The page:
Sentencing Begins For Atlanta Teachers Convicted In Cheating Scandal
AUDIE CORNISH, HOST:
In Atlanta a sentencing hearing resumes tomorrow for 10 convicted educators. They were successfully prosecuted for racketeering and have been jailed since the verdict on April 1. Each one faces up to 20 years in prison. Supporters of the former educators packed the courtroom this morning appealing for leniency. Dana Goldstein writes for the Marshall Project, an organization that reports on the American criminal justice system. She says while this case is the largest of its kind, cheating by teachers is not uncommon.
DANA GOLDSTEIN: A federal report in 2013 found 40 of 50 states are showing some evidence of this type of cheating, and an older study from the Chicago public schools looked at all the classrooms in that district, and it found evidence of teacher cheating on tests in 5 percent of classrooms. And something that's relevant to the Atlanta case is that that Chicago study seemed to suggest that when there were lots of incentives for adults tied to these student tests, that's when cheating increased.
CORNISH: Incentives meaning pay bonuses - things like that?
GOLDSTEIN: Yeah, but it could be something as simple as threatening to shut down a school. I mean, if you're working full-time at a school, you feel invested in that. It's your career. You don't want that school to be shut down. So it doesn't necessarily have to be a financial incentive. It can be more of a career incentive.
CORNISH: When we say cheating, what are we talking about here? Can you give us some examples?
GOLDSTEIN: Yeah, well, in Atlanta it's pretty clear that educators were erasing the bubbles that student had bubbled in on their standardized test answer sheets, so those Scantrons that many of us remember from our old school days. And they were correcting those answers to the correct answers. Ninety percent of the erasures in Atlanta appeared to be changed from wrong to right. And that's out of whack with what a student would do under natural circumstances. A student is very likely sometimes to erase and then choose another wrong answer, so that's definitely not what was happening in Atlanta where the cheating has occurred.
CORNISH: And you've looked over some of these cases across the country. What would you call a typical punishment?
GOLDSTEIN: Well, it's very unusual for this to even get to court or for there to be criminal charges filed against a misbehaving teacher or administrator. So a typical outcome would be losing his or her tenure protections, maybe losing your professional license so that you couldn't again work in education.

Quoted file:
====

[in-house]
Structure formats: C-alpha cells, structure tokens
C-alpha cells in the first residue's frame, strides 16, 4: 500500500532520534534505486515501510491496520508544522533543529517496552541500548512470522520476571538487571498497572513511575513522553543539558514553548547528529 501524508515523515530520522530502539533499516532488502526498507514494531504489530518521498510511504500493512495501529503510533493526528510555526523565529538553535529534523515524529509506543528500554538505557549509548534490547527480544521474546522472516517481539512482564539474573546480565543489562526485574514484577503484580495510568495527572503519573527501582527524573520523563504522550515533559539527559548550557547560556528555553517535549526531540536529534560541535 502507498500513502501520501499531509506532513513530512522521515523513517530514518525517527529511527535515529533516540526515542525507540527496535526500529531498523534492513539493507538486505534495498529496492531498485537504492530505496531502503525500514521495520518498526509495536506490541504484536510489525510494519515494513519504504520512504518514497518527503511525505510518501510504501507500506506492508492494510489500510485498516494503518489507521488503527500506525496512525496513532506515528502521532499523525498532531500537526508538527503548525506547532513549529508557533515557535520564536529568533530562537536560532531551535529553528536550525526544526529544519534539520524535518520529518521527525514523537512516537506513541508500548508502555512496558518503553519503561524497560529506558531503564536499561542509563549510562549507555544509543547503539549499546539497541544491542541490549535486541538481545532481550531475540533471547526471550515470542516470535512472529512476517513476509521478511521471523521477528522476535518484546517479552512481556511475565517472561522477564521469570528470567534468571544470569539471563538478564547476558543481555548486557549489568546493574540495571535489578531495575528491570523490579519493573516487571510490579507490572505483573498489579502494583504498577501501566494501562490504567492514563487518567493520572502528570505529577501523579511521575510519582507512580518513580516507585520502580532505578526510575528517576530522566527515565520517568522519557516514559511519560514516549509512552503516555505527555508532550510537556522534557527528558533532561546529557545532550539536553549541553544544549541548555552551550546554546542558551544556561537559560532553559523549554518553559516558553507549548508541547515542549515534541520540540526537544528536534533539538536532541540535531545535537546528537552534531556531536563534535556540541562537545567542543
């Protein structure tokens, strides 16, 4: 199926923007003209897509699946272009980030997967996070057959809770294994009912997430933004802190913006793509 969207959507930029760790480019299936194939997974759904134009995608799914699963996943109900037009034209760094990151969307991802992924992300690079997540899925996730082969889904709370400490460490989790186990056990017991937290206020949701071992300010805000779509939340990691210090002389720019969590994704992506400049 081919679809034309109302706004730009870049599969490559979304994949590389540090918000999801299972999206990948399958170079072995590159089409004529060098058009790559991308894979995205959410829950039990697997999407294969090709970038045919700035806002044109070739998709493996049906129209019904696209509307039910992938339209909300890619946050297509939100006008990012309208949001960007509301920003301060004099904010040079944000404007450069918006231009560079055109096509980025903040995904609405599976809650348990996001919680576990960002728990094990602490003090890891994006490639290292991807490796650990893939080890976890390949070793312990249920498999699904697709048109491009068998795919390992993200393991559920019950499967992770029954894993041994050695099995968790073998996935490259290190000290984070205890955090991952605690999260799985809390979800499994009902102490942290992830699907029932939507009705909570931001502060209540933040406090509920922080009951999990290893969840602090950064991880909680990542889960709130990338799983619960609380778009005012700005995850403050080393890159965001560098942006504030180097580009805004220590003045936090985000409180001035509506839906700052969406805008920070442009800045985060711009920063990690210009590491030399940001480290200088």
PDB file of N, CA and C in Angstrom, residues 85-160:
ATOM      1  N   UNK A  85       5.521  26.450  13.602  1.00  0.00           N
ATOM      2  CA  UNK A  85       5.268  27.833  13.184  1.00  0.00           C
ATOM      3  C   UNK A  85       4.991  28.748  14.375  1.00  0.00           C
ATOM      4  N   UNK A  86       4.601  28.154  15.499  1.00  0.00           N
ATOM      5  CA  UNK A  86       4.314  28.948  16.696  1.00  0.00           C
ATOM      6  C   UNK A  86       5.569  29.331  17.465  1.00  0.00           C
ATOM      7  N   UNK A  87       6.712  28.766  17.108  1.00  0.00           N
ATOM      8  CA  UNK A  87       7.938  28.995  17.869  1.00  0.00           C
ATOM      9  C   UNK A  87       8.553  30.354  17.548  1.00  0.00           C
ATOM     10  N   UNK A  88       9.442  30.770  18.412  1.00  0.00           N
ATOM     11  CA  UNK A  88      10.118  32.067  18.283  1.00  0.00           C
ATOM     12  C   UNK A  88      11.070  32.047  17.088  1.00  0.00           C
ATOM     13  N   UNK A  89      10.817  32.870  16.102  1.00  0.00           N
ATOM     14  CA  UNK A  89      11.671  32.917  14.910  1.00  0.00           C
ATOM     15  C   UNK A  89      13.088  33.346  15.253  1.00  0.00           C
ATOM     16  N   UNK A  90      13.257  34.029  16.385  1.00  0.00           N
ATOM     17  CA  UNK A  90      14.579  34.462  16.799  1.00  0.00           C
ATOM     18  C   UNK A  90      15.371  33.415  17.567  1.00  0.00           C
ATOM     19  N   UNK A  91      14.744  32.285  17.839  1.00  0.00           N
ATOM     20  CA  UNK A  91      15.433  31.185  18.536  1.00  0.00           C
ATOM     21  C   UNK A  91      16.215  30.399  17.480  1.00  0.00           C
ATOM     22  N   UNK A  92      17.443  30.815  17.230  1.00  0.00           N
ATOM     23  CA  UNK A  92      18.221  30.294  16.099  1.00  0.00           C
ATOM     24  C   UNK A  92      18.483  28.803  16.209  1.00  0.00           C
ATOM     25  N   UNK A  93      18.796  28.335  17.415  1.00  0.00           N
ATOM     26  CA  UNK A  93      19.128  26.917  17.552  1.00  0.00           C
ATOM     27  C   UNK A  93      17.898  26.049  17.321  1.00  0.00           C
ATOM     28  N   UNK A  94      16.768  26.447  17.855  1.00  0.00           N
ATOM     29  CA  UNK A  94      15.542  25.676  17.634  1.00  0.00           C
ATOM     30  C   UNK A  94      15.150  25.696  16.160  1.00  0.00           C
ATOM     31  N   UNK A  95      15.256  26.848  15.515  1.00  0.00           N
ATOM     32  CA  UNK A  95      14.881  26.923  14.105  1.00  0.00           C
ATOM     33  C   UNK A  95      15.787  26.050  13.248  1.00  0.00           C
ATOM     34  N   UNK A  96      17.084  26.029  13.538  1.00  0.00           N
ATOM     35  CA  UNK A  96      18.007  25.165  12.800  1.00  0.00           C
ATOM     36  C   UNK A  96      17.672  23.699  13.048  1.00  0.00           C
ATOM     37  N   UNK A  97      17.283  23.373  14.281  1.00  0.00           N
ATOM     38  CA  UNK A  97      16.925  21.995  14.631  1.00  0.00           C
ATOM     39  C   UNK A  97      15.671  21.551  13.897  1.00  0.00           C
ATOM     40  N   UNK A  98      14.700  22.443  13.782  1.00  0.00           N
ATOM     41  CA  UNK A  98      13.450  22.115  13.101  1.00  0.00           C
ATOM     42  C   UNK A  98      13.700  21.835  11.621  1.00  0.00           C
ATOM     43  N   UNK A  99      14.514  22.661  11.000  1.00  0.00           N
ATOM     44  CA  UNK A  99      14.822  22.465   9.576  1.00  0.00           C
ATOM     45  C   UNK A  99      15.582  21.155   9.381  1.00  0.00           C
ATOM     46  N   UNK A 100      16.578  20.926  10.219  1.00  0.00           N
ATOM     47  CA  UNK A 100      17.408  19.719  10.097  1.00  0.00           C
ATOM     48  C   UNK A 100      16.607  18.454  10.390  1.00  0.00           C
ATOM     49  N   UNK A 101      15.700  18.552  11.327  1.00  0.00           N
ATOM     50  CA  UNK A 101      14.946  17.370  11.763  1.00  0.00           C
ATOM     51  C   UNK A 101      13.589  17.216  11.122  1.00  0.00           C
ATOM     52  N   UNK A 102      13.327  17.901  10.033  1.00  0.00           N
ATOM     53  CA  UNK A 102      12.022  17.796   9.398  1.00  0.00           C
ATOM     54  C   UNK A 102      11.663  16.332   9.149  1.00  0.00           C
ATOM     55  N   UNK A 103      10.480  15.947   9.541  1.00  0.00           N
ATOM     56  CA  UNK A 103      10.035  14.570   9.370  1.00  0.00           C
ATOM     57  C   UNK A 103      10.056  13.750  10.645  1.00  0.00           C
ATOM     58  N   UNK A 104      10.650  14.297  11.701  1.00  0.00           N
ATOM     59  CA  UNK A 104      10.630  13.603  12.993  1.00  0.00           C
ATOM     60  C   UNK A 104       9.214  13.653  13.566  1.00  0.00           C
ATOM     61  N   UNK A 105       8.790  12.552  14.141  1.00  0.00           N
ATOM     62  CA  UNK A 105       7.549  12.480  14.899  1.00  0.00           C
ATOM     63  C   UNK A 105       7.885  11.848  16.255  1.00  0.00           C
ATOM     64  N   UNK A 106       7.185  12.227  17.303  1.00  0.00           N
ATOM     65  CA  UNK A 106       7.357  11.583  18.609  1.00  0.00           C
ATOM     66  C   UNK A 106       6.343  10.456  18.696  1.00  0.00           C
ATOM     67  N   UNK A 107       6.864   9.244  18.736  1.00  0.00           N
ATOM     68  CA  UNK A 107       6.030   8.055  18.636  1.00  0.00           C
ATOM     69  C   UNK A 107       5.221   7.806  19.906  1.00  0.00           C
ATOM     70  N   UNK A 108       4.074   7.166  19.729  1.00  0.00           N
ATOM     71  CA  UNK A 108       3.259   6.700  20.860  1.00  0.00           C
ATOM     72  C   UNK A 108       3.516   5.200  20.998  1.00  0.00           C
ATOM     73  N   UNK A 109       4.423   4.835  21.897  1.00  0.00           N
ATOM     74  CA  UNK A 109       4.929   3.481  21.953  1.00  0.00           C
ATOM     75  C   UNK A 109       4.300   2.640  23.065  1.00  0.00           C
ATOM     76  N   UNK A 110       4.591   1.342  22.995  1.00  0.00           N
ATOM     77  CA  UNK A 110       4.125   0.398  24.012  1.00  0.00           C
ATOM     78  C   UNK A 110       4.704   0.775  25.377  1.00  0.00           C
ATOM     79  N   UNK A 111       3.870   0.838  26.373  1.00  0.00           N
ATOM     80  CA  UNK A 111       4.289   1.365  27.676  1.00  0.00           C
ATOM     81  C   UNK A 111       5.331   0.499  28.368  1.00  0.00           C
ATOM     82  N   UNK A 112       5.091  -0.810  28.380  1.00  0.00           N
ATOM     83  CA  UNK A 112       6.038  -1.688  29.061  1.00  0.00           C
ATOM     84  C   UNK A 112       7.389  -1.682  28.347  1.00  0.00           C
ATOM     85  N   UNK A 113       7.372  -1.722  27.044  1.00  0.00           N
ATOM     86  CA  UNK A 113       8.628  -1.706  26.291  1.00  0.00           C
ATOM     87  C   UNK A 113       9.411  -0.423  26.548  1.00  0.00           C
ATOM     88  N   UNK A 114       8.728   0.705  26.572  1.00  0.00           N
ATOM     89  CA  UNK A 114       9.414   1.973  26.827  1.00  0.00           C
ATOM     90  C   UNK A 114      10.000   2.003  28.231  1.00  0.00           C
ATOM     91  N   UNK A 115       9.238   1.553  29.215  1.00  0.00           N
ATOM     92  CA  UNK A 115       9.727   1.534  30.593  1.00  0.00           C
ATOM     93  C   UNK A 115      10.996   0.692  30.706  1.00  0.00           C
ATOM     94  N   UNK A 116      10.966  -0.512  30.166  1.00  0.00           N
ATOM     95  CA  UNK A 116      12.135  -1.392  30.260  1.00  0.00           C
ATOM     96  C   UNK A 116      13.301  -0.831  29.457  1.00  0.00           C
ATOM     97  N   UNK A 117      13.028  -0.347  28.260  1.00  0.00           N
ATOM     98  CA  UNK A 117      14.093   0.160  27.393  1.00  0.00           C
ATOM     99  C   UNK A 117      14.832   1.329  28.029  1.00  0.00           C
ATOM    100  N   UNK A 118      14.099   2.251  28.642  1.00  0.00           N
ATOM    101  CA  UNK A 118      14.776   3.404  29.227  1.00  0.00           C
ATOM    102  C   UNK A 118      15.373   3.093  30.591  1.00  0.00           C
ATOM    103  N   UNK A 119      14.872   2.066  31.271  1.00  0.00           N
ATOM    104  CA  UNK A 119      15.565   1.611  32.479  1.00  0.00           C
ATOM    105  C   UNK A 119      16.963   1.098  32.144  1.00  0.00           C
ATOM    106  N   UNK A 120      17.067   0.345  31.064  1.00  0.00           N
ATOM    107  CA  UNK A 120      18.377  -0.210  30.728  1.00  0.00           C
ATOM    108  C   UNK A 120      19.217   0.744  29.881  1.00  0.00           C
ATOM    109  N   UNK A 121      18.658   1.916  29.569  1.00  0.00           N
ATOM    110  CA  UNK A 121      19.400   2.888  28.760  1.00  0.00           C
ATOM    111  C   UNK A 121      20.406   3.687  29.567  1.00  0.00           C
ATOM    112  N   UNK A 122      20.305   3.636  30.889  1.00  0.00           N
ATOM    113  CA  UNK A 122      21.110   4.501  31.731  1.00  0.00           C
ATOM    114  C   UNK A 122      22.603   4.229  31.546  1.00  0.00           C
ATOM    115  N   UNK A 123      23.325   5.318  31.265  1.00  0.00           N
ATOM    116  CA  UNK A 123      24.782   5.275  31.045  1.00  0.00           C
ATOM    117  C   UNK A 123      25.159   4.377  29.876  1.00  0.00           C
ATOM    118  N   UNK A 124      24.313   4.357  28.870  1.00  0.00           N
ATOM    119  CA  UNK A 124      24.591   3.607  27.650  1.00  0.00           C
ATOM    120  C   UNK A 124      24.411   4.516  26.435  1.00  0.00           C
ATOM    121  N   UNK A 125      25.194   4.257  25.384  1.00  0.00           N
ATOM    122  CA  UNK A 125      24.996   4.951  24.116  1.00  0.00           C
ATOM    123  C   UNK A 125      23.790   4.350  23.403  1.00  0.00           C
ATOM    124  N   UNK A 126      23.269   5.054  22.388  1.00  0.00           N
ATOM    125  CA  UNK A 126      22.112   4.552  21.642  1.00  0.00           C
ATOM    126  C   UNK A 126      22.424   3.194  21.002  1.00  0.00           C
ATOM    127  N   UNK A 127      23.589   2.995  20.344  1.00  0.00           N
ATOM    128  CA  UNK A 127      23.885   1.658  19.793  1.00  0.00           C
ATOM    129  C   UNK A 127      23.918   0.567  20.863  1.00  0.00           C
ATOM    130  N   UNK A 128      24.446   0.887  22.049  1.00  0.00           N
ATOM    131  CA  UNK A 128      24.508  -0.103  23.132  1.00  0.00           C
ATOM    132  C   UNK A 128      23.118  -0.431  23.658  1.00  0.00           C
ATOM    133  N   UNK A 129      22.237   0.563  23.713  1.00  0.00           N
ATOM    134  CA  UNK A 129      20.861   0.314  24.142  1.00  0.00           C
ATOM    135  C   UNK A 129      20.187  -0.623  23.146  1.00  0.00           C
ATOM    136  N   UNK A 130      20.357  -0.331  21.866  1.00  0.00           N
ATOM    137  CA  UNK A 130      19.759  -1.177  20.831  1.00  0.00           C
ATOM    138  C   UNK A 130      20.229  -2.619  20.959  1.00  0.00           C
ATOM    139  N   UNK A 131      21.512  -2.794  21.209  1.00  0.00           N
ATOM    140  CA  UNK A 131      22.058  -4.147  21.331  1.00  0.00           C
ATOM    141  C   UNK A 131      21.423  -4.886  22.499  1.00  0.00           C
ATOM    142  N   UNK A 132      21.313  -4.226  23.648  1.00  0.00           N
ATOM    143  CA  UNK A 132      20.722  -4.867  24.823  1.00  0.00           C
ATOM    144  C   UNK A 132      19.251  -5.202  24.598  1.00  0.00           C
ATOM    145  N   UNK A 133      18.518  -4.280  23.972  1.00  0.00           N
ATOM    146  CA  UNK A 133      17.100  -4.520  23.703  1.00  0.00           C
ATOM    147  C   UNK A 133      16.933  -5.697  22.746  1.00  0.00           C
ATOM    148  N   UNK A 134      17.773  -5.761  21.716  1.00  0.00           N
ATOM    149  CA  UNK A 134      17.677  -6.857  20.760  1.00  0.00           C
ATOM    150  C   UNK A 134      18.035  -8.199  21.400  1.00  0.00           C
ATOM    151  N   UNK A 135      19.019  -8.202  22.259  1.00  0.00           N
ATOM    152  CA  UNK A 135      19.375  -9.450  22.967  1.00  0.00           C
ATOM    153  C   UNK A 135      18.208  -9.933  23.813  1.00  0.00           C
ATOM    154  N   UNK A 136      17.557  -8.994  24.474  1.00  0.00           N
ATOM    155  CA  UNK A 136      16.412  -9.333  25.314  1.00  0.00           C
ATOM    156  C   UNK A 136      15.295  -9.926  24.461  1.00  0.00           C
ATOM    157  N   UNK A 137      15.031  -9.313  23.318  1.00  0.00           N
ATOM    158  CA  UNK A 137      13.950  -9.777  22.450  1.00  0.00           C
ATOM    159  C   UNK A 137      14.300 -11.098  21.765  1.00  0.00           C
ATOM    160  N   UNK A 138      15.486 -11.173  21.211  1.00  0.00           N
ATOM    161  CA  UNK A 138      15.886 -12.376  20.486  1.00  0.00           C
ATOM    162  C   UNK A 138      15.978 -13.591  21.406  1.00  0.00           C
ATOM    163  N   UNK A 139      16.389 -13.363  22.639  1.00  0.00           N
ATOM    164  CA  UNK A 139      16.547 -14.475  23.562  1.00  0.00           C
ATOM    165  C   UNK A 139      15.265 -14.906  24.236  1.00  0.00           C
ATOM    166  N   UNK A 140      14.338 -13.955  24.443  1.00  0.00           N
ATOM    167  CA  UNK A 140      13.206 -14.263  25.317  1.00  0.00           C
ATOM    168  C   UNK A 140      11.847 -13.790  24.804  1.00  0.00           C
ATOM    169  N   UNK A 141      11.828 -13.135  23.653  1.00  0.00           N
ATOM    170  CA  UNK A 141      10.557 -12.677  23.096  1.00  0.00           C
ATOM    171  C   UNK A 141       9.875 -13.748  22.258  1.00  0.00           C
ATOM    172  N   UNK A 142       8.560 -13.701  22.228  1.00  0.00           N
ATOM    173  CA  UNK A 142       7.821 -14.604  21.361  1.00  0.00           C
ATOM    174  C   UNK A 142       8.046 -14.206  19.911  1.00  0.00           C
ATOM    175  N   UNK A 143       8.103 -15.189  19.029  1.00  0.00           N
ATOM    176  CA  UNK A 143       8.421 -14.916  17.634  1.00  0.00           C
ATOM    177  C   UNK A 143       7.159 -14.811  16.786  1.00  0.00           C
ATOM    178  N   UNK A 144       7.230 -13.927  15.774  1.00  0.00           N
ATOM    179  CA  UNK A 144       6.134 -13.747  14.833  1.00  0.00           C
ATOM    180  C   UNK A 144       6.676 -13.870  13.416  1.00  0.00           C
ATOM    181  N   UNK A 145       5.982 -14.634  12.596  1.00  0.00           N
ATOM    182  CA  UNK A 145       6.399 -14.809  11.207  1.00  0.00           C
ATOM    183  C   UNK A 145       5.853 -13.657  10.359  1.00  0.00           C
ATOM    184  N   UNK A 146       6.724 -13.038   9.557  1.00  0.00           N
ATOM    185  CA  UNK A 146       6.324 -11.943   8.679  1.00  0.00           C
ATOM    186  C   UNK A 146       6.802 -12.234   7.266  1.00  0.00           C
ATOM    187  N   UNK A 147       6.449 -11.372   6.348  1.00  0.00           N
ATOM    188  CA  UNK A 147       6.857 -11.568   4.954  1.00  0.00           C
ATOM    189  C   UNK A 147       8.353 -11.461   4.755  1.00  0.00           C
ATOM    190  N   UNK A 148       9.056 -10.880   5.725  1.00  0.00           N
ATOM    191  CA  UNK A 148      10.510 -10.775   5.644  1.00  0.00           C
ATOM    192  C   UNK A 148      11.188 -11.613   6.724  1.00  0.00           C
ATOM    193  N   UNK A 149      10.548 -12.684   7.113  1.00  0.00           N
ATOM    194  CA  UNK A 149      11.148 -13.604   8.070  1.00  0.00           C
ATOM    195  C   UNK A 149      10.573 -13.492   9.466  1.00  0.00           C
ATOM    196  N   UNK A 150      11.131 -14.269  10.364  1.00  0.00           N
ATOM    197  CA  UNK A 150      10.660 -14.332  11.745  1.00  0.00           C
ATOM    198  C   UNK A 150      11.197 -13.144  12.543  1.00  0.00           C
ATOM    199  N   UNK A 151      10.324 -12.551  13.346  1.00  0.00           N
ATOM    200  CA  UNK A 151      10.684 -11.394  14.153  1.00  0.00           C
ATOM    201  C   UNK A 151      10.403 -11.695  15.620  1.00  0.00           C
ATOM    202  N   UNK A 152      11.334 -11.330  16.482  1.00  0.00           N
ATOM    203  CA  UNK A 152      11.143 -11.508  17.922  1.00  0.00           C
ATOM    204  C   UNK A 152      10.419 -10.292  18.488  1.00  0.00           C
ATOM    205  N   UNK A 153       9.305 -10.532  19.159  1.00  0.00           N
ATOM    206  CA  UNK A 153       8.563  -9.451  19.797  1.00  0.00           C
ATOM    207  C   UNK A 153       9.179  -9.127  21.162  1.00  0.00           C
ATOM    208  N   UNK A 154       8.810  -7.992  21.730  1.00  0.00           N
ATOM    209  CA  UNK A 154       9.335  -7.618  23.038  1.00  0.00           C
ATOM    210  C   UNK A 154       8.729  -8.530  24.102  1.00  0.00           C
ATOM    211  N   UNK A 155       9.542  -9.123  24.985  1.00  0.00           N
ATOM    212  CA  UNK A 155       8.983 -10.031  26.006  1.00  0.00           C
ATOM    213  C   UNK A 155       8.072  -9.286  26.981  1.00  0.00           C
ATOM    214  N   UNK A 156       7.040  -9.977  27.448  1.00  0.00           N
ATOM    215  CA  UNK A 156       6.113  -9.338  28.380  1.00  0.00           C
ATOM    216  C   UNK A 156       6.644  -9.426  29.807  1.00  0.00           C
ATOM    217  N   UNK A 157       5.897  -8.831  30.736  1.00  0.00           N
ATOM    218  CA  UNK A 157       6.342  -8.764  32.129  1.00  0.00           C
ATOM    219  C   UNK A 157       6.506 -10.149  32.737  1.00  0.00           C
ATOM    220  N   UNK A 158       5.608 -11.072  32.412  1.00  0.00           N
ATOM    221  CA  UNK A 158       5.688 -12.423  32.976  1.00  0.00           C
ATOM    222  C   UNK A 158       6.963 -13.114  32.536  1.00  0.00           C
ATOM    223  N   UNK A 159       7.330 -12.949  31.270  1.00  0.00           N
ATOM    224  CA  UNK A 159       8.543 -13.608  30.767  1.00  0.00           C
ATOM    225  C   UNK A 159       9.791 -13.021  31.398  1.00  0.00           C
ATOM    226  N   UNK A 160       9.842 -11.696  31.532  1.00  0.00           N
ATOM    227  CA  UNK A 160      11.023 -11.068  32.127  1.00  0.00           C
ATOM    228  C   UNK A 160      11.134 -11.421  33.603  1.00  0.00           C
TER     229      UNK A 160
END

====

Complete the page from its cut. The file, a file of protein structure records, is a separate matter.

CORNISH: And one of the most famous examples was in El Paso. Tell us what happened there.
GOLDSTEIN: Yeah. So the former superintendent of El Paso, Texas - his name is Lorenzo Garcia. And he led an effort to prevent failing students in that district from sitting for their 10th-grade standardized tests. And those were very high-stakes exams because it was how the district was being judged according to No Child Left Behind, the big federal school reform law. So he pled guilty to conspiracy to commit fraud and was sentenced to three and a half years in prison. And there was all sorts of fishy business that was going on in that district in terms of how students were prevented from sitting for the test. They were encouraged to stay home on testing days. They were held back in ninth grade so they would never get to 10th grade. And some were even denied the ability to enroll in 10th grade, and particularly Latino students who could not speak English very well were targeted for that.
CORNISH: How were prosecutors in the Atlanta case able to apply racketeering charges in this instance? I mean, you're writing - these cases are sort of described, as you mentioned, white-collar crime. But racketeering - that's not what we normally think of in terms of white-collar crime.
GOLDSTEIN: No, we think of racketeering used to prosecute maybe corrupt politicians or drug lords, Mafiosos. So certainly, to apply racketeering to teachers was really unusual. But basically racketeering can come in handy for prosecutors if what they're trying to establish is a pyramid scheme - a scheme in which the people in charge at the top of some sort of organization - in this case, a school district - were directing those below them to do something illegal and to do a criminal act. And perhaps the people at the top didn't themselves go in and erase those answer sheets, but they were encouraging and tacitly kind of forcing, perhaps, or encouraging teachers and lower-level administrators like school principals to do these illegal acts.
So that's why the prosecutor chose to use RICO in this case, although they could have made a different choice and just prosecuted each individual with tampering with public records, which is what prosecutors have chosen to do in other places in the country were cheating is alleged to have occurred.
CORNISH: That Dana Goldstein. She's a staff writer for the Marshall Project and author of the book "The Teacher Wars: A History Of America's Most Embattled Profession." Thank you so much for speaking with us.
GOLDSTEIN: My pleasure. Thank you.
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